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Thoroughly Mundane 

The bland leads the bland in Thoroughly Modern Millie.

Ah, there she is again: that spunky 1920s-era flapper gal with a suitcase in one hand and a dream of Broadway stardom in her heart. She can sing! She can tap! But will she ever get a chance to show her stuff? If this sounds familiar, it was done with pizzazz in the classic musical 42nd Street, featuring the timeless tunes of Harry Warren and Al Dubin. Not content to leave well enough alone, some folks got together and decided to turn the 1967 film Thoroughly Modern Millie into a musical comedy that proceeds along that same well-hoofed plotline. Millie unaccountably won the Tony for Best Musical in 2002, which goes a long way toward explaining how Christopher Cross once won six Grammys for his mushy melodies. The show's numbers -- music by Jeanine Tesori and lyrics by Dick Scanlan -- are so forgettable that simply listening to this score may trigger an Alzheimer's panic attack in some people. (By the way, this duo didn't write the lilting title song; a couple of up-and-comers named Jimmy Van Heusen and Sammy Cahn did.)

As for the book, penned by Richard Morris and the indefatigable Scanlan, it follows plucky midwesterner Millie, who works as an office typist while trying to carve out a career on the Great White Way. What the script lacks in originality and wit, it makes up for in buffoonish racial caricatures: A supposedly Asian-led white slavery ring is scooping up nubile chorines from their Big Apple hotel and shipping them off to other countries as concubines. This could be played for some raucous, politically incorrect laughs by the right actor. But Hollis Resnick, as the supposedly diabolical hotel manager, intentionally butchers her Chinese accent without making it either funny or fearsome. She comes across more as a foreign visitor with a severe speech impediment than a classic female villain in the Cruella De Vil mold. So much for one promising storyline.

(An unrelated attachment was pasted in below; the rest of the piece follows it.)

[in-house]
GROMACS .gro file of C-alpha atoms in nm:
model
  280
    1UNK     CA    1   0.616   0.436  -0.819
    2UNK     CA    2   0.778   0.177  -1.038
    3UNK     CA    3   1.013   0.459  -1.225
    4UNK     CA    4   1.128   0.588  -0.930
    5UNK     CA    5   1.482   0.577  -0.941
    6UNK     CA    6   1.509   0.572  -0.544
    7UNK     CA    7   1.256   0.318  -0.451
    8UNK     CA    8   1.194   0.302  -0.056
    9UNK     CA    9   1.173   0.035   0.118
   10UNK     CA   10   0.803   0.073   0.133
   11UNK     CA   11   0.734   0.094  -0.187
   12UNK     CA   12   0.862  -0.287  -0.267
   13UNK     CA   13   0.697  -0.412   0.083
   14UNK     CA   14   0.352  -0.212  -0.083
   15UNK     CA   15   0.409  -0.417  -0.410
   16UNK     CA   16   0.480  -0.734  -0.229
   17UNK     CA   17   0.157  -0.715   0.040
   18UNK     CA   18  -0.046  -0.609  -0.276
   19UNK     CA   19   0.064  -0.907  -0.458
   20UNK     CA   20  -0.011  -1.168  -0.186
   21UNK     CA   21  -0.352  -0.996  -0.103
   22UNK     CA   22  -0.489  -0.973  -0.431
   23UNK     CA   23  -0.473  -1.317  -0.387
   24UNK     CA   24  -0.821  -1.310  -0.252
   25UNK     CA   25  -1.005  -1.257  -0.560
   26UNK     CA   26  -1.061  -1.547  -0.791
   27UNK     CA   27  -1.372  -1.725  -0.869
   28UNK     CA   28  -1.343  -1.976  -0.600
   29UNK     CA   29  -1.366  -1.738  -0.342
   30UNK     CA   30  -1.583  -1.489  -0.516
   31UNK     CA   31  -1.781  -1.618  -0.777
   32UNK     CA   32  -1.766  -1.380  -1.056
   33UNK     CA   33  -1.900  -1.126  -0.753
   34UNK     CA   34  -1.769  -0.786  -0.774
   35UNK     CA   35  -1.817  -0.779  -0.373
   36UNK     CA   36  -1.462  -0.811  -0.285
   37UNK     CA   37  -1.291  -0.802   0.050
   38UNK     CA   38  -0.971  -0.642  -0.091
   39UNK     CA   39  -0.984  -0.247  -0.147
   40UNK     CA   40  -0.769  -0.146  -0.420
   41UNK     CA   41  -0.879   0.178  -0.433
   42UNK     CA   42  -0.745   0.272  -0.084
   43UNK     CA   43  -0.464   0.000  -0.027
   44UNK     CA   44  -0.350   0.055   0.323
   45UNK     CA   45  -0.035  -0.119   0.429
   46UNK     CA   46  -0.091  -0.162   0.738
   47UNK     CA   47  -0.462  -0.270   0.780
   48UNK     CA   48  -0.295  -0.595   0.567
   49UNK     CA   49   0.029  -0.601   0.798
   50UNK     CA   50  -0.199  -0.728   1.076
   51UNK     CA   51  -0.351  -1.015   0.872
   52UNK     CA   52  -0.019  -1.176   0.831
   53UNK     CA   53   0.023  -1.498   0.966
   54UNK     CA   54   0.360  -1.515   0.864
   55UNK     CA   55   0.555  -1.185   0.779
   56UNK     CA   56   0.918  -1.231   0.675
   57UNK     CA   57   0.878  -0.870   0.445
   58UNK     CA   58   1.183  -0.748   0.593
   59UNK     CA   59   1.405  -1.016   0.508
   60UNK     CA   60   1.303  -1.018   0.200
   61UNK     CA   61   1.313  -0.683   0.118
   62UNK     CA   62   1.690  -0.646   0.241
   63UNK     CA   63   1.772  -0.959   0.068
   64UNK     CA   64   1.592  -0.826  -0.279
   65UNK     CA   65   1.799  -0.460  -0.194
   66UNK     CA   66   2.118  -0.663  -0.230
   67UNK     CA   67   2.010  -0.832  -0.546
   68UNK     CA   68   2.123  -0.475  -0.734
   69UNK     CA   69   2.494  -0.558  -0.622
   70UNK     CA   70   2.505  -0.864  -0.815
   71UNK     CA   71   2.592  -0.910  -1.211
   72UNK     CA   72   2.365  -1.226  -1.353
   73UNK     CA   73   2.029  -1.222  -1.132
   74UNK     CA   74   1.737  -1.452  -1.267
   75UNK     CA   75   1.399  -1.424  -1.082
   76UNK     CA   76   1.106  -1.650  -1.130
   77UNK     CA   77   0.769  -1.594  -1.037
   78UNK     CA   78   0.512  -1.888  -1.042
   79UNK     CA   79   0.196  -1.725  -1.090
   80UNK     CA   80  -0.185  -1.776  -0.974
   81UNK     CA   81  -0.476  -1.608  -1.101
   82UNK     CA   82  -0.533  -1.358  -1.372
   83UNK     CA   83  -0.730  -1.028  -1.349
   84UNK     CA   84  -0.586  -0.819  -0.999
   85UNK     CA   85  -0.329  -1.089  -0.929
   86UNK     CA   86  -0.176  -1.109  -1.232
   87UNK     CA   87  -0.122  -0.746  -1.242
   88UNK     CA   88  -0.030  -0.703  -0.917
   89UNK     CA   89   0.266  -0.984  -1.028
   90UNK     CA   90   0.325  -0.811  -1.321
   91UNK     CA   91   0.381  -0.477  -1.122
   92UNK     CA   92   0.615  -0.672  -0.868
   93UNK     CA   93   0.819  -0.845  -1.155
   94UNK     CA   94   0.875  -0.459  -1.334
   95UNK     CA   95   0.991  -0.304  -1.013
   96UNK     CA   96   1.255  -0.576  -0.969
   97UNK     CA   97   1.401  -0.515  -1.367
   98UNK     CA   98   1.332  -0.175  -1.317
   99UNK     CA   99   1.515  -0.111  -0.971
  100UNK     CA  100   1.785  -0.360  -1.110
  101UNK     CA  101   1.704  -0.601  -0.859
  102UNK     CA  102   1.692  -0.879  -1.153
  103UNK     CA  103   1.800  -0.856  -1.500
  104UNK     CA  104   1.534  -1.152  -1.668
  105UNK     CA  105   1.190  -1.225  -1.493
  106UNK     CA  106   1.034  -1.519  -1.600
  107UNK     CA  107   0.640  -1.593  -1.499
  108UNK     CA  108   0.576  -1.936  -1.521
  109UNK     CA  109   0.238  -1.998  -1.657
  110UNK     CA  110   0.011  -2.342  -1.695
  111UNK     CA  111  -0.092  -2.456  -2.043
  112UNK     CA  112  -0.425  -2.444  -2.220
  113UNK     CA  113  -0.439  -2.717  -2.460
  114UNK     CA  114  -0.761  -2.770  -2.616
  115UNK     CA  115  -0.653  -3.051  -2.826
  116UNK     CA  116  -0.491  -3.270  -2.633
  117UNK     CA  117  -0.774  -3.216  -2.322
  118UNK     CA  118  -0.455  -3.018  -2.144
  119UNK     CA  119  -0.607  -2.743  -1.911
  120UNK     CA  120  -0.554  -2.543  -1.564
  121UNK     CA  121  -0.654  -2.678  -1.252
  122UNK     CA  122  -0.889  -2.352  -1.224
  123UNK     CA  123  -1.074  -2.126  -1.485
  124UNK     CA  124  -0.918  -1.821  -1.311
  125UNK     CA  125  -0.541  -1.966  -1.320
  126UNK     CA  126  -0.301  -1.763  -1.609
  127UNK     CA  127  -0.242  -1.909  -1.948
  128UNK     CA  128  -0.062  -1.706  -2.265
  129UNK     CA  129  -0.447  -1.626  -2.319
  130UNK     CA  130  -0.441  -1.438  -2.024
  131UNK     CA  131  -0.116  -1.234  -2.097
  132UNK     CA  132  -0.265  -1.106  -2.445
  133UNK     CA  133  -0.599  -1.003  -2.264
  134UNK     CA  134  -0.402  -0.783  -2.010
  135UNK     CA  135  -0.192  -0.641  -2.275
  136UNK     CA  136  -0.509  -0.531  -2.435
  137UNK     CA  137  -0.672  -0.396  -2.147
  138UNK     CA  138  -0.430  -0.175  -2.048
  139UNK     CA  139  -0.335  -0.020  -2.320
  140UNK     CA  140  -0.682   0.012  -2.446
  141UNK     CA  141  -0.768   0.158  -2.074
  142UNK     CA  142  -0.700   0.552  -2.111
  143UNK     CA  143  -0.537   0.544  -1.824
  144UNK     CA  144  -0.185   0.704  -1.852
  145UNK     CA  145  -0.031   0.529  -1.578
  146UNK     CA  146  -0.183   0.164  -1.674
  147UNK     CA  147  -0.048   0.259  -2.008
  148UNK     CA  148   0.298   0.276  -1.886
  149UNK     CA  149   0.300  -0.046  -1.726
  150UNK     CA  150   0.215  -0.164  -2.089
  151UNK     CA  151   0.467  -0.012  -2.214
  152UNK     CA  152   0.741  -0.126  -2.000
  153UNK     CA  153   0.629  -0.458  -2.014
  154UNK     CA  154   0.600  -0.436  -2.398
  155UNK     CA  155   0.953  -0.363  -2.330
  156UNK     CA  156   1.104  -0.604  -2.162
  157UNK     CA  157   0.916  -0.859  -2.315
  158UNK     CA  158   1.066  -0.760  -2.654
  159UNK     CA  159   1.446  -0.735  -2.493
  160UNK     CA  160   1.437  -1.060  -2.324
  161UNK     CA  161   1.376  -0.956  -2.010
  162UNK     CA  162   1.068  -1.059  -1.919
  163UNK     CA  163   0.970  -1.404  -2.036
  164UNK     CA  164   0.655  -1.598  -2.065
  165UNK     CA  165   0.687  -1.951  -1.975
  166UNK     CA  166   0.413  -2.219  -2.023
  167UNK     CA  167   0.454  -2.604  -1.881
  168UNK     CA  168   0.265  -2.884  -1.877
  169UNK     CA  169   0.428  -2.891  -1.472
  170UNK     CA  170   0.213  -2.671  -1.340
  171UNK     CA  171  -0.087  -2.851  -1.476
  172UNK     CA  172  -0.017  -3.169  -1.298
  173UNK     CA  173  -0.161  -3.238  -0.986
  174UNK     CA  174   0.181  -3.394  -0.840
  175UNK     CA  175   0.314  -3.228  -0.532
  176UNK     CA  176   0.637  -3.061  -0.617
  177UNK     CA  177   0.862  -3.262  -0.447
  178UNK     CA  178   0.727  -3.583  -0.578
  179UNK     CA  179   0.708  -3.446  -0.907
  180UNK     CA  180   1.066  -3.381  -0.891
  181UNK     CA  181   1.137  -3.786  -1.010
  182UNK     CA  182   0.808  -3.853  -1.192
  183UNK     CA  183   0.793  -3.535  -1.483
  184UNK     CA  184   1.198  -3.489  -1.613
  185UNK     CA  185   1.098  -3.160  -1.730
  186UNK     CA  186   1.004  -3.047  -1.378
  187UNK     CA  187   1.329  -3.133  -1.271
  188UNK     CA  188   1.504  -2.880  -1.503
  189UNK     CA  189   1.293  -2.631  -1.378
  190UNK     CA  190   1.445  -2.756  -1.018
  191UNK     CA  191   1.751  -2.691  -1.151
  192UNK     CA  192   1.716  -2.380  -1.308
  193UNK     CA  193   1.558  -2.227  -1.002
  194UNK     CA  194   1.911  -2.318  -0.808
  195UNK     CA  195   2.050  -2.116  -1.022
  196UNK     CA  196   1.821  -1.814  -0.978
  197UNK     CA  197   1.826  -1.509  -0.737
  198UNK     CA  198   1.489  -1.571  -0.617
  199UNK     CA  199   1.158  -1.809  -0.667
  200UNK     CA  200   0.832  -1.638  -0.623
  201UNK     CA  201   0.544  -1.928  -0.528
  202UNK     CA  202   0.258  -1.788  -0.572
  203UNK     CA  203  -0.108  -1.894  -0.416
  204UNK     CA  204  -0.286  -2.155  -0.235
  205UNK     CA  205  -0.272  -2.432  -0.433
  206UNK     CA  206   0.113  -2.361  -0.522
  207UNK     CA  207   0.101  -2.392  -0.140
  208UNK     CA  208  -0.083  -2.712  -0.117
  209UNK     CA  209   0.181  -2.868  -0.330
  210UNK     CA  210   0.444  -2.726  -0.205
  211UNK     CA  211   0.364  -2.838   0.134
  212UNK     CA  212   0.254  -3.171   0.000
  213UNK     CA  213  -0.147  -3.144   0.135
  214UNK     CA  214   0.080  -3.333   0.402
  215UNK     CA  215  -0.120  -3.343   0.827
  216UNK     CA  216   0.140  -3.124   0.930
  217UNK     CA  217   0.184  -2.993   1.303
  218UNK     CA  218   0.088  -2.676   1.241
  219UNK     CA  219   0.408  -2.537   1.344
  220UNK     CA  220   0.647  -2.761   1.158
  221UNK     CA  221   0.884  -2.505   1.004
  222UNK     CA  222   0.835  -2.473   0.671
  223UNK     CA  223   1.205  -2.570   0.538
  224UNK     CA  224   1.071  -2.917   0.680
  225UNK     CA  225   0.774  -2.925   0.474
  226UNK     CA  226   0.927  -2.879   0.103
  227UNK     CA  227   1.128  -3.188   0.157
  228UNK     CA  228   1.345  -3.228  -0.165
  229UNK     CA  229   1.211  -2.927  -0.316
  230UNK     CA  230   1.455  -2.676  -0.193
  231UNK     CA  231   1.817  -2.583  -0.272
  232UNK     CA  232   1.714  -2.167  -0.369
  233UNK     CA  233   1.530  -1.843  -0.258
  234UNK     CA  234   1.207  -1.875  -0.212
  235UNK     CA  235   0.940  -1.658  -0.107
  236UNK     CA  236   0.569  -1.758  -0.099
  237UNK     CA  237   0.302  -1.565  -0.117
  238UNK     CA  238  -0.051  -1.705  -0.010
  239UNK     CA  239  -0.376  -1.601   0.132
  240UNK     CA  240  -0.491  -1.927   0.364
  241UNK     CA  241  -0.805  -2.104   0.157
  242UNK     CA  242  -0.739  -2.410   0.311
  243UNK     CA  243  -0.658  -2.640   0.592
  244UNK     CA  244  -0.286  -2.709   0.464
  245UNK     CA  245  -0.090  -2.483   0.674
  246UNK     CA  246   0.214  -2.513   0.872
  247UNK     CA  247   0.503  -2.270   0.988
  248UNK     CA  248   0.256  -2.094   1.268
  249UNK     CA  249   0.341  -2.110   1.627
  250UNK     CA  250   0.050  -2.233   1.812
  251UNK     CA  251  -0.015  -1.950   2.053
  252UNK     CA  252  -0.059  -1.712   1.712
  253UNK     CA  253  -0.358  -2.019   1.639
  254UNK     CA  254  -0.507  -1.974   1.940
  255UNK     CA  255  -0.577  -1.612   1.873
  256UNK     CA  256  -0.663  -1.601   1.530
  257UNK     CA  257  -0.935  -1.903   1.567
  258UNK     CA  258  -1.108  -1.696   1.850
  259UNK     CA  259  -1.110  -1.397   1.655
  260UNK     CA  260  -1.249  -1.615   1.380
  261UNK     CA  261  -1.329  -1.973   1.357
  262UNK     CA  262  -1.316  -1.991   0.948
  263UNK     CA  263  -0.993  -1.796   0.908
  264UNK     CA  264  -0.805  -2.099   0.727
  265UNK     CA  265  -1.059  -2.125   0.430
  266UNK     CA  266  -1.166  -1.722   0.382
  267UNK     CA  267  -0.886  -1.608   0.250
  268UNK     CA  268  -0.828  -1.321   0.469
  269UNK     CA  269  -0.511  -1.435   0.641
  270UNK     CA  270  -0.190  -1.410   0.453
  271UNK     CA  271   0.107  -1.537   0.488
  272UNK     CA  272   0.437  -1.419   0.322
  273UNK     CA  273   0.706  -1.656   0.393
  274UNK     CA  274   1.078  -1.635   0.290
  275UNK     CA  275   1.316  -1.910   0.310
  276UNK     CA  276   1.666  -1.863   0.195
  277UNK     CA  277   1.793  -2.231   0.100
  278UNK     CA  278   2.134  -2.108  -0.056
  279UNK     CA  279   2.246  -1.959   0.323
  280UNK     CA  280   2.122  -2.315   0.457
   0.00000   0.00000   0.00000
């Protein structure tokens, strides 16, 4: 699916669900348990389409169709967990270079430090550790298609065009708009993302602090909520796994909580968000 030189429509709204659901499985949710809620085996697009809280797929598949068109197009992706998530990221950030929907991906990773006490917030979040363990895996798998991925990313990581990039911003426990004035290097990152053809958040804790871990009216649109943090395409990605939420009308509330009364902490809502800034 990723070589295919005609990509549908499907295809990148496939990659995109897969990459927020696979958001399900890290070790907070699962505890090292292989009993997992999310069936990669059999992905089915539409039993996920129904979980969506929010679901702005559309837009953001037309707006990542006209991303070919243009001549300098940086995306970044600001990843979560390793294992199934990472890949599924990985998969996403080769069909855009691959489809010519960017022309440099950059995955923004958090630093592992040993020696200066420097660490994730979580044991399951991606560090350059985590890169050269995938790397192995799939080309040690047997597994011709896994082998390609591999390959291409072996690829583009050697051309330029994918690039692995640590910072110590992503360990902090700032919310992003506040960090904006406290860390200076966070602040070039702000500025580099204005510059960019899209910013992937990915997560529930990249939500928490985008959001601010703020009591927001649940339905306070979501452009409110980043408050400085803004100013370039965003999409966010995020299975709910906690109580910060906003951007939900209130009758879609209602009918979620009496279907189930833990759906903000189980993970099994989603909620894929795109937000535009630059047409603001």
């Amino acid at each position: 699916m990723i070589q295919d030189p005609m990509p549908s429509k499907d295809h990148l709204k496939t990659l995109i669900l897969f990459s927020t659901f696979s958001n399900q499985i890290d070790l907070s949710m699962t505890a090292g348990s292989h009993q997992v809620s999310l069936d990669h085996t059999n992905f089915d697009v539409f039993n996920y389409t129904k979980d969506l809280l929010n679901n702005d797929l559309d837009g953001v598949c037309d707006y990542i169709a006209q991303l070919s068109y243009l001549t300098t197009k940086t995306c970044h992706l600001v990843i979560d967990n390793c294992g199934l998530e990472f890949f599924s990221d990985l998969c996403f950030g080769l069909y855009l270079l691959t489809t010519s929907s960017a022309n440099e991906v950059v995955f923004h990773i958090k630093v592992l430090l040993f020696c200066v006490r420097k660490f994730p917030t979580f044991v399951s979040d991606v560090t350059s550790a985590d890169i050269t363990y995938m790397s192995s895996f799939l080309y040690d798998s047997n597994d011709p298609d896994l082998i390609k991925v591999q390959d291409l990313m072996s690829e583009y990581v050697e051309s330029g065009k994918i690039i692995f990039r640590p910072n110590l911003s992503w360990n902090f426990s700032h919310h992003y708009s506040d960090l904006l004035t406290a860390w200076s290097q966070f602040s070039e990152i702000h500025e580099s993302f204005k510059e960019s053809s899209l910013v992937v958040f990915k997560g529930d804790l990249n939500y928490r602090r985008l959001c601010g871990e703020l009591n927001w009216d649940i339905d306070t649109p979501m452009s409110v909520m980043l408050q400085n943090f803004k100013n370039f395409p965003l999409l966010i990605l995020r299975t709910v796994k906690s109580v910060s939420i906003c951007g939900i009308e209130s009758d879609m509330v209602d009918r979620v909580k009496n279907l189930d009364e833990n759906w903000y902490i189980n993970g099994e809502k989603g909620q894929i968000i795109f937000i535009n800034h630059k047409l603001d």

An even bigger gap in this production is the emptiness at the center, created by Darcie Roberts as Millie and Matt Cavenaugh as boyfriend Jimmy. Roberts sings and dances with professional aplomb, but she never puts a unique comic stamp on her character. For his part, Cavenaugh is slick and crisp, but lacks the human nooks and crannies that could help the audience care about him. As a result, their scenes together are as spot-free as a scoured Formica countertop and just as interesting. Fortunately, the second leads have the kind of spark that's missing elsewhere. Sean Allan Krill leaps and vibrates with managerial (not to mention manly) passion as Millie's office boss, while Diana Kaarina is Shirley Templeish cute as Millie's well-heeled roommate.

This grab-bag show also includes a black torch singer, who appears in the guise of a society matron for little reason other than to justify a couple more songs; an unfunny Dorothy Parker; and a secretarial supervisor whose hair is funnier than she is. In other words, rent the movie.

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